I would suggest as an additional point, the fact that menswear in general is much more suited to a range of skin tones. Formal menswear, at least, consists of such versatile colours in navy, mid-grey and white or blue shirts, that it can suit most people.
Dear Simon, I recently came across an American company, Enzo, who seems to be offering bespoke services. Their website is here: http://www.enzocustom.com. I am wondering if you have any plans to review this atelier? Warm regards, Joshua.
Not currently, no, sorry Joshua
Hi Simon – Not sure what your policy is on posting YouTube links, but this is one of the most interesting videos I’ve seen on fashion in a long time.
San Francisco mayor Willie Brown and Wilkes Bashford (the owner of SF’s luxury clothing store who just passed) back in 1985 on a cheesy midday TV show.
Brown waxes on his mink bomber (that was gifted to him), and he discusses other politicos’ dress – including how Jesse Jackson outshined a Russian President, how Reagan wears suits made “for his older brother” and a long discussion about the state of dress.
A gem of a time capsule, and – paradoxically – ahead of its time.
Brown makes his entrance about 15 minutes in
Thanks for allowing it. Mayor Brown, by 1985, had over 50 Brioni suits, and – among other pieces, a “banana yellow leather coat by Claude Montana” – and his mink-lined Italian bomber (wonder who made that one). He was best friends with Wilkes – whose SF store was the height of decadent luxury at that time. Interestingly enough – Brown is now blind – but that hasn’t curbed his sartorial flair one bit. He favors cashmere blazers with colorful (purple) turtlenecks.
Luxury sweatpants. So little changes
So funny, you’re right about that Simon. It’s now called “athleisurewear” – led by Cucinelli, and defined by recent issues of The Rake.
Yes, it’s a trend that’s been seen in fashion brands for the past 3 years or so. An interesting point back to people that say menswear is on an inevitable decline in formality. At the least, I think these swings up and down – the decade-long trends – are bigger than that underlying downward fall if there is one.
I met Willie Brown two weeks ago at Kokkari in San Francisco. Sharp as ever and not blind
Special shout out for @jkf_man for the beautiful photography. The light is exquisite!
Tobacco linen has held a charm for me for as long as I can remember. Terrific outfit, Simon, from hat to shoes.
Some members of the French aristocracy adopt this type of uniform when summer is coming. I am thinking, for example, of Jean Lefèvre d’Ormesson who passionatly loves the Mediterranean azur and more precisely Italy:
He seems to have a preference for cotton fabrics and wool gabardine.
Nice to see a blue shirt with black tie as well, which is generally easier to wear in more lights and with more skin tones than a white shirt
Speaking of large knot grenadine, how do you think it compares with garza fina?
I like both, but the small knot is a little smarter and I’m more likely to go for silk twill or similar then. The large knot I feel has a unique spot in the scale of tie formality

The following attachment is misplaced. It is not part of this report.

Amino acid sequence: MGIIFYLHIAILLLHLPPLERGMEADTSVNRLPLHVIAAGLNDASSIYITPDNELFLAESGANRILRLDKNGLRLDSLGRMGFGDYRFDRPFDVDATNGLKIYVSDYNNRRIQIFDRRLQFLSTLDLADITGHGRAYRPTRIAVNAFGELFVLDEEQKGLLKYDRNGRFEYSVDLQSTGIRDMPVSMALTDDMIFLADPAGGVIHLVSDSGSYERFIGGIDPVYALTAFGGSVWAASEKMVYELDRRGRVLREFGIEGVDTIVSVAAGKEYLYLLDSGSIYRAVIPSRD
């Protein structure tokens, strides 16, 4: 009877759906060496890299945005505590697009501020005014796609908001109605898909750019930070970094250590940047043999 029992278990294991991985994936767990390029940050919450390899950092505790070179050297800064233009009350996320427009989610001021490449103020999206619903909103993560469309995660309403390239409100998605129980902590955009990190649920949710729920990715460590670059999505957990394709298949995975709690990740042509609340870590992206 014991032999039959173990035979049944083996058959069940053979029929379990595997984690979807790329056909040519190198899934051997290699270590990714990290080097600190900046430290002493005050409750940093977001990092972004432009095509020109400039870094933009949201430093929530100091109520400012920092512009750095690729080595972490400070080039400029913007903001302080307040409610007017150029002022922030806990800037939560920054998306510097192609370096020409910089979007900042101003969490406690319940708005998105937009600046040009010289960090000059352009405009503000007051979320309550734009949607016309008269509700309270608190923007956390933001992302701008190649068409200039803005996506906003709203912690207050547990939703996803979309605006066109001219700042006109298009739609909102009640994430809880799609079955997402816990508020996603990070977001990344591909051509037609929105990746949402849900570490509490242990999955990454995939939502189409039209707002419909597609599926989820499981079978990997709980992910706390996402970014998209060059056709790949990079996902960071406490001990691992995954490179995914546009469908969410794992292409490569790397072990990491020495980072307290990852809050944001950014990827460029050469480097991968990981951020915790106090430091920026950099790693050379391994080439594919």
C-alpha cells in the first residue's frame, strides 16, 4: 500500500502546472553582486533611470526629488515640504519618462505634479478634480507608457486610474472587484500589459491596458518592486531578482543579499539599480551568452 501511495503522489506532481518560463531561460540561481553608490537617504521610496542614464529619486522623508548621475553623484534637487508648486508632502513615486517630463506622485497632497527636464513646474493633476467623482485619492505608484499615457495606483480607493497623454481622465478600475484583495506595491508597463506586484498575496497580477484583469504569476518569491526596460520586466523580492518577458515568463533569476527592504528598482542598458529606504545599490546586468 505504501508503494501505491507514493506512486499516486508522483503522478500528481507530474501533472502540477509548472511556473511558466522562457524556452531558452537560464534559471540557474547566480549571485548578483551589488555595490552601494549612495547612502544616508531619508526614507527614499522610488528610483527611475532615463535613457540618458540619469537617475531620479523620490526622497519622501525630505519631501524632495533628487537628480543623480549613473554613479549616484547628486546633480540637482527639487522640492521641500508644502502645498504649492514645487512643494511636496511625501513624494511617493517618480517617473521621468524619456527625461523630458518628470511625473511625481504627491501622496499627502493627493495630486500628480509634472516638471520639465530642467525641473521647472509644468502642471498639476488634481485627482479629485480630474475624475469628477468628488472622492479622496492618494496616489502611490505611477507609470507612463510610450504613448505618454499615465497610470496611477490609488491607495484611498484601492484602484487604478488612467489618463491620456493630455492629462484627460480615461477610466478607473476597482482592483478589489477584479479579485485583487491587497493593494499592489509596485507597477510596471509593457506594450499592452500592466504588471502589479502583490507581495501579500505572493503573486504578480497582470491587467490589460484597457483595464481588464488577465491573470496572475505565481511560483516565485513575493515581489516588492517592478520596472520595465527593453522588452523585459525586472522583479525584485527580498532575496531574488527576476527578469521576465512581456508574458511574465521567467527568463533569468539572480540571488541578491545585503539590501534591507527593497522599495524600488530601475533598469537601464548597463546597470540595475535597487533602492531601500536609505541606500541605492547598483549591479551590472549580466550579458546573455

Simon, I like that tobacco linen very much, but I’m also partial to a British tan gabardine Summer suit worn with a white shirt and black knit tie. It’s a fabulous Summer look that I enjoy year after year that’s appropriate in many different situations.
I always understood that when you hold your hat, it should be held ‘crown out’ so that the lining isn’t showing.
Thanks Philip. I can see how that would be ideal, though it’s fairly marginal
Philip – Good point and an essential part of hat etiquette.
This is really a lovely suit! Perfect for the Summer! By the way, bravo to Jamie for these exquisite pics!
This post eventually offers an opportunity to ask you a question about linings you barely mentionned in your reviews, if ever. Yet I find it important when it comes to bespoke outfits.
So which kind of lining do you chose for Summer outfits such as this one (especially, on the trousers)? And which for Winter suits, including on the trousers?
I tend to have half linings on the jackets and no lining on the trousers, for summer suits, and full linings on the jackets and half lining on the trousers, for winter suits. It does vary a little with the cloth though.
A really nice outfit.
When I saw this post and saw that you where wearing what seems to be one of your favourite shoes (?) I came to wonder how you are tackling one of my major shoes issues – the soles. And what kind to choose? Living in Copenhagen and travelling often to London it seems that the weather in the two cities are quite similar (meaning inconsistent and rainy). Leather soles are really nice from a look and feel perspective but often inconvenient if being caught out in the rain in may or june (or even july). How do you tackle this? Is it OK to resole a leather sole with rubber or is it better just to by shoes born that way?
Resoling is usually fine.
I still usually wear and prefer leather, but to be honest the rubbers and so good now, so clean and thin, that I would be happy to have them on all but the dressiest shoes.
Did you formulate your title with Italian Black Nobility (see Leo Zagami: Illuminati Confessions)
I have lived in Italy in the past, and continue to visit at least once a year, and I often see tobacco colored suits, in gabardine as well as linen, but most often paired with blue shirts rather than white.
A great look–thanks for reminding me and bringing back memories of late spring and early summer days in a number of Italian cities from north to south.
Simon, I forgot that I pointed out the Slim Aarons Italian aristos dress style as you noted. Something to remember is that Slim took the photos between 1950 to 1970; times change. The spretzaturra influence is mostly during the last 25 years.